California is proposing to amend its Metal-Containing Jewelry law. The proposal includes a new definition for children’s jewelry and strengthening requirements for lead and cadmium.

SAFEGUARDS | Consumer Products NO. 080/19

Fashion Bracelet

In 2006, California enacted the Lead-Containing Jewelry Law (AB 1681, 2006) to restrict lead in jewelry, a landmark piece of legislation derived from a Proposition 65 (Prop 65) consent judgment involving several major retailers for failing to provide a Prop 65 warning under this unique right-to-know law.

The Lead-Containing Jewelry Law codified the lead standards and methods from the judgment, including a specific set of materials for body piercing jewelry and the use of three categories of materials (Classes 1, 2 and 3) in the manufacture of non-body piercing jewelry products (‘Chilldren’s Jewelry’ and ‘All Other Jewelry’)

Since its enactment, the Lead-Containing Jewelry Law has been amended on several occasions. These included, among other things, the following:

  • Expanding the scope of jewelry to include certain watch-related products, and attachments to shoes or clothing that can be removed and may be used as ornaments, and tie clips
  • Requiring manufacturers to certify their products are compliant with the law
  • Restriction of cadmium content in children’s jewelry
  • Renaming the law to ‘Metal-Containing Jewelry Law’

In February 2019, California introduced the SB 647 bill to revise its Metal-Containing Jewelry law. The proposal is now set for a third reading in the Senate and contains important changes, including:

Interestingly, the three categories of materials, Classes 1, 2 and 3, have been deleted and the specifications for body piercing jewelry remains unchanged. 

It is important to note that the language may change during its passage in the legislature.

Highlights of the proposal as amended (version April 11, 2019) are summarized in Table 1.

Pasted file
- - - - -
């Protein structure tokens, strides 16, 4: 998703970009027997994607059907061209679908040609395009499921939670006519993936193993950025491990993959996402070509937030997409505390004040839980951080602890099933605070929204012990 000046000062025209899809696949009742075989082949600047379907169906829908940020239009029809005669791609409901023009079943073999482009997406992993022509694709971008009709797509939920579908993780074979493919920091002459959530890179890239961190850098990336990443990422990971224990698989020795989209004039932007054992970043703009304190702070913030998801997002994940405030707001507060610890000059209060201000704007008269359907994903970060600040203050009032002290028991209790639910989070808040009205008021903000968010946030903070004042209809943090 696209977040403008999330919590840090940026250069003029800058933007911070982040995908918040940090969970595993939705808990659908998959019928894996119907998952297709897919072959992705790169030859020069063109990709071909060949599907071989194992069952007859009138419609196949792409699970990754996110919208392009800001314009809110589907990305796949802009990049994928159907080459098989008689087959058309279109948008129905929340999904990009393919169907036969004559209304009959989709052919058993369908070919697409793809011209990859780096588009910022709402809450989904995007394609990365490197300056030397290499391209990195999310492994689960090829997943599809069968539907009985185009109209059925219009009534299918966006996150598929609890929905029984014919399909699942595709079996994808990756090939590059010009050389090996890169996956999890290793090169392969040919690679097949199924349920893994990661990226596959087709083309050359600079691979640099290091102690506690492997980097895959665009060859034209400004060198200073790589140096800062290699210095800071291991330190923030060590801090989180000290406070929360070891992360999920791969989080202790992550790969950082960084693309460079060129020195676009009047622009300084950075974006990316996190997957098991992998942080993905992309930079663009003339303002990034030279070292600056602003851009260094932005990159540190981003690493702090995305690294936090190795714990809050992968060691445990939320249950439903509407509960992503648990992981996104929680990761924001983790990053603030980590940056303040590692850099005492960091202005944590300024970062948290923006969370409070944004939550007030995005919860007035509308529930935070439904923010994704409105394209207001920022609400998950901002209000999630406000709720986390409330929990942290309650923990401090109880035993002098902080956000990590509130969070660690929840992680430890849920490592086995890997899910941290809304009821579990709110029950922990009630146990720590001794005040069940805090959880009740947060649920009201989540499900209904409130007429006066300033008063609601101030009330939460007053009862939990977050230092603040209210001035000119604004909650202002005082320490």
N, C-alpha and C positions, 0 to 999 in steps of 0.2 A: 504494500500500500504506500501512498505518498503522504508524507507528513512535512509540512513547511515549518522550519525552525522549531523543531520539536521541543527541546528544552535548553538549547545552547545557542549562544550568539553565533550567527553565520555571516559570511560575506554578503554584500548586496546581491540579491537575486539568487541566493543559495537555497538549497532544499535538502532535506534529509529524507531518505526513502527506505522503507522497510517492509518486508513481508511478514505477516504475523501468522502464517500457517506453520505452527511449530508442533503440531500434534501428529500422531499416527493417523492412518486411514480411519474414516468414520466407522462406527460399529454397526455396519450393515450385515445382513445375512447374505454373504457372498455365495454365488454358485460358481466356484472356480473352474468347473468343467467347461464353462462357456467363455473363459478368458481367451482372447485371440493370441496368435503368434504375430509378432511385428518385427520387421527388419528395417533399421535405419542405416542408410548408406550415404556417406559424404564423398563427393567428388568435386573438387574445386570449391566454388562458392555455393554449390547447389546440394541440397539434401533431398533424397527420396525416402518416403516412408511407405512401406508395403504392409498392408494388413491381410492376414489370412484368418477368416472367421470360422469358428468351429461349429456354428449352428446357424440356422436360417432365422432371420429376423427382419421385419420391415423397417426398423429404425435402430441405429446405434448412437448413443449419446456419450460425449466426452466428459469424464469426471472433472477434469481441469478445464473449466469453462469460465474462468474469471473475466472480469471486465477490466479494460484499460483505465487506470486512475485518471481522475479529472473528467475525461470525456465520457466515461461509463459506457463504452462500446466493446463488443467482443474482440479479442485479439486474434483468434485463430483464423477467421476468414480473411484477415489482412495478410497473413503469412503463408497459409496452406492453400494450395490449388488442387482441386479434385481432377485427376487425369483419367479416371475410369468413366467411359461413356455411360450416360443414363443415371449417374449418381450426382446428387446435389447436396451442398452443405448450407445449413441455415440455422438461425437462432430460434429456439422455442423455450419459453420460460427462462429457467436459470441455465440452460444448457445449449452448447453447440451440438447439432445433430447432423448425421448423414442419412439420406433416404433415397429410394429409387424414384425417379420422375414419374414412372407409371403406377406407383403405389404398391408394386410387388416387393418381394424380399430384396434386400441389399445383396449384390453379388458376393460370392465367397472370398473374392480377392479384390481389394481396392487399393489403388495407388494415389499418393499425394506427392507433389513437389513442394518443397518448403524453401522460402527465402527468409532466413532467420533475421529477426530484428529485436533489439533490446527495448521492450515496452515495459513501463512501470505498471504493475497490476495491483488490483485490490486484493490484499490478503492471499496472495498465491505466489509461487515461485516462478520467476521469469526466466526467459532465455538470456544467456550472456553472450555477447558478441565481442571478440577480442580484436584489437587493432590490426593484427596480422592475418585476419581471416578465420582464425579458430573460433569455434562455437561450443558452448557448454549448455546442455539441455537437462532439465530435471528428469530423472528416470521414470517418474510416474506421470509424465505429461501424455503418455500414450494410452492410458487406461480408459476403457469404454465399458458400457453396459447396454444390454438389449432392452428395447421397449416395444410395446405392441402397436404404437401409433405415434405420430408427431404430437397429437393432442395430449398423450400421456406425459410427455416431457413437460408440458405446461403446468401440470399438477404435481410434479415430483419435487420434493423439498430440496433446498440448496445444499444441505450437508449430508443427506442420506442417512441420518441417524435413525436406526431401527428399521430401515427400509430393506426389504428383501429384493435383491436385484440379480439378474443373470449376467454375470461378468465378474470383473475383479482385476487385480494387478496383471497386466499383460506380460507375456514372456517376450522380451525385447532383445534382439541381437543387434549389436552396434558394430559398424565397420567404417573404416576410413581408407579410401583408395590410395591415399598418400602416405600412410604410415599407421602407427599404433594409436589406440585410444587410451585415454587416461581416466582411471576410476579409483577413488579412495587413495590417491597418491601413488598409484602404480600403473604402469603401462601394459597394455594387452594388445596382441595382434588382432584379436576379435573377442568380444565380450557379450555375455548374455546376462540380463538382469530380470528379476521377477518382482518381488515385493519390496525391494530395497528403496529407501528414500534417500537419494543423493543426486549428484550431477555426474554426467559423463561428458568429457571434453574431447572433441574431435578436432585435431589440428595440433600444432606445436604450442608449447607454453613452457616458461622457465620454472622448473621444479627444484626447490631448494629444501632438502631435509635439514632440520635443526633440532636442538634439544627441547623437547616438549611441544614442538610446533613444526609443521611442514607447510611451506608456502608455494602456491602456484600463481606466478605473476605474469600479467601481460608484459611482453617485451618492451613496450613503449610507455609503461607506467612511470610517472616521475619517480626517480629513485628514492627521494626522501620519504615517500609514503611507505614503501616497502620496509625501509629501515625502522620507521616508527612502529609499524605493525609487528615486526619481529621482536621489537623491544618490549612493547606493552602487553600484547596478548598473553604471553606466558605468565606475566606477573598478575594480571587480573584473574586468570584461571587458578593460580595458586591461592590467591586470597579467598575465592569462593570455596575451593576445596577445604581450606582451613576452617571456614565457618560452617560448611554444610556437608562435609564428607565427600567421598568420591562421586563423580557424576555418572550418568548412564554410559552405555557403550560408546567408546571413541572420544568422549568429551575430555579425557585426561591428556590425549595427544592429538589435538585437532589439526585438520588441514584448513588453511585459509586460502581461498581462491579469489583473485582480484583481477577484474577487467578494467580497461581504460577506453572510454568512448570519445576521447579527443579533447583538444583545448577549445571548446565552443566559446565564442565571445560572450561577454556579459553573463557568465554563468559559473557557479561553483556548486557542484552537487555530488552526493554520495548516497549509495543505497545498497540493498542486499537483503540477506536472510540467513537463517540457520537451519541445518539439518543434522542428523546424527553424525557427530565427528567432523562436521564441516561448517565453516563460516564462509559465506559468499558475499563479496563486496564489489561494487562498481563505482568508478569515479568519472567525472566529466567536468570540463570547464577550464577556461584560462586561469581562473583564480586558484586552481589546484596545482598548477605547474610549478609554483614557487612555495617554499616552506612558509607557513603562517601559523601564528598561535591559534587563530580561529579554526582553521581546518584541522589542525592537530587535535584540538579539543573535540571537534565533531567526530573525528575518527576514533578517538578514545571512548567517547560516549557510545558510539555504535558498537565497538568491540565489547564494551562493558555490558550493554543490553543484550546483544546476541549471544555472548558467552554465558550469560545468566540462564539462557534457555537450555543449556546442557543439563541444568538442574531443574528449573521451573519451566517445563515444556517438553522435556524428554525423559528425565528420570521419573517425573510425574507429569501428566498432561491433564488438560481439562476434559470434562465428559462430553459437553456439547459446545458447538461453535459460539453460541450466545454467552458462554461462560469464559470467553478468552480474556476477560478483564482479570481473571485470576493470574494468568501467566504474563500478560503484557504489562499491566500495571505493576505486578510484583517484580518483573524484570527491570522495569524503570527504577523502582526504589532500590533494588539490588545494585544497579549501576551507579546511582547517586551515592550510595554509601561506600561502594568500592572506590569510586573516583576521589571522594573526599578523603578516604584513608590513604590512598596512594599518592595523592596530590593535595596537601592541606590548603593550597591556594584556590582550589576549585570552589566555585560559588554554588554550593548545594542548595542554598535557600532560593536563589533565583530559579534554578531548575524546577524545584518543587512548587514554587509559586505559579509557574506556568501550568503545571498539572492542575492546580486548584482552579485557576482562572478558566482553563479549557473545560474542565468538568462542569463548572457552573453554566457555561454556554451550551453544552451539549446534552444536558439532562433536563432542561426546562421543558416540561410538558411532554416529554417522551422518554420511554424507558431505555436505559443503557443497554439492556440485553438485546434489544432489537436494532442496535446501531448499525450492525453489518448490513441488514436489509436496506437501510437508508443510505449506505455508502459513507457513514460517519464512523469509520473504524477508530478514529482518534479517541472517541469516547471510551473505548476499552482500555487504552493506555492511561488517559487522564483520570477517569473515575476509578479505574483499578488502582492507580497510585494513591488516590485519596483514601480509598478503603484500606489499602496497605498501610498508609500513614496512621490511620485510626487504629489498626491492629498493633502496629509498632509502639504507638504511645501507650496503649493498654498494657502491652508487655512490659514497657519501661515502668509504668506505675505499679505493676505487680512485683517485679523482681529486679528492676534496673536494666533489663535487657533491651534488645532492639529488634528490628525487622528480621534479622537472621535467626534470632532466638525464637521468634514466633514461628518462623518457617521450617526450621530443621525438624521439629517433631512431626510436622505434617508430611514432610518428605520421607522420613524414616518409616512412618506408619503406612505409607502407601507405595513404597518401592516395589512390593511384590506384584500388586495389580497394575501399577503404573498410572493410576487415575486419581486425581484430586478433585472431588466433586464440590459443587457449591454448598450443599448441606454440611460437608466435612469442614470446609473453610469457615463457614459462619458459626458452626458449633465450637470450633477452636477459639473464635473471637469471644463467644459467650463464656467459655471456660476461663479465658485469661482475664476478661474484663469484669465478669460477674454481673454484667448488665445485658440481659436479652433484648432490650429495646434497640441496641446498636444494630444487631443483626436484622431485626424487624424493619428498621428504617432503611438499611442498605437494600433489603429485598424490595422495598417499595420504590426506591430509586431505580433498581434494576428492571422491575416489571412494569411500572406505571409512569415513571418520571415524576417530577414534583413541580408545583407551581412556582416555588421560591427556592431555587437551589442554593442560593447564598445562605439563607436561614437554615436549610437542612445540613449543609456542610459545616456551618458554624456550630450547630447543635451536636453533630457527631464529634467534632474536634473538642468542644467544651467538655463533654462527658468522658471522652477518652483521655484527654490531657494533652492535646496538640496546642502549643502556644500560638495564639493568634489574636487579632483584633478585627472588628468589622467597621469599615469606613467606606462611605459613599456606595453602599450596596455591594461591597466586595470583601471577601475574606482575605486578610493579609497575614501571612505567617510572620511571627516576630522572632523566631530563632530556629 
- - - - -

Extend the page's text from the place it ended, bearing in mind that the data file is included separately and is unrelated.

Scope of Jewelry Requirement
Children's jewelry
(15 years and younger)

≤ 90 ppm lead (surface coatings)
≤100 ppm lead (accessible components)

≤ 75 ppm soluble cadmium (surface coatings)
≤ 300 ppm cadmium (components)

Body piercing jewelry

Materials to be used:

  • A dense low-porosity plastic, including, but not limited to, Tygon, polytetrafluoroethylene (PTFE), if the plastic contains no intentionally added lead
  • Niobium (Nb)
  • Solid 14 karat or higher white or yellow nickel-free gold
  • Solid platinum
  • Surgical implant grade of titanium
 All other jewelry

 Materials to be used:

  • Adhesive
  • Elastic, fabric, ribbon, or string with no intentionally added lead
  • Glass, ceramics, or crystal decorative components, including cat’s eyes, cubic zirconia, including cubic zirconium (CZ), and cloisonné
  • Gemstones that are cut and polished for ornamental purposes, excluding aragonite, bayldonite, boleite, cerussite, crocoite, ekanite, linarite, mimetite, phosgenite, samarskite, vanadinite and wulfenite
  • Karat gold
  • Natural decorative materials, including amber, bone, coral, feathers, fur, horn, shell or wood in their natural state and no treated with lead
  • Natural or cultured pearls
  • Platinum group metals (platinum, palladium, iridium, ruthenium, rhodium and osmium)
  • Stainless or surgical steels
  • Sterling silver


≤ 200 ppm lead (plastics or rubber, including acrylic, polystyrene, plastic beads and stone, and polyvinyl choride (PVC)

≤ 500 ppm lead (electroplated metals, unplated metals unless otherwise listed, dyes or surface coatings, and other materials)

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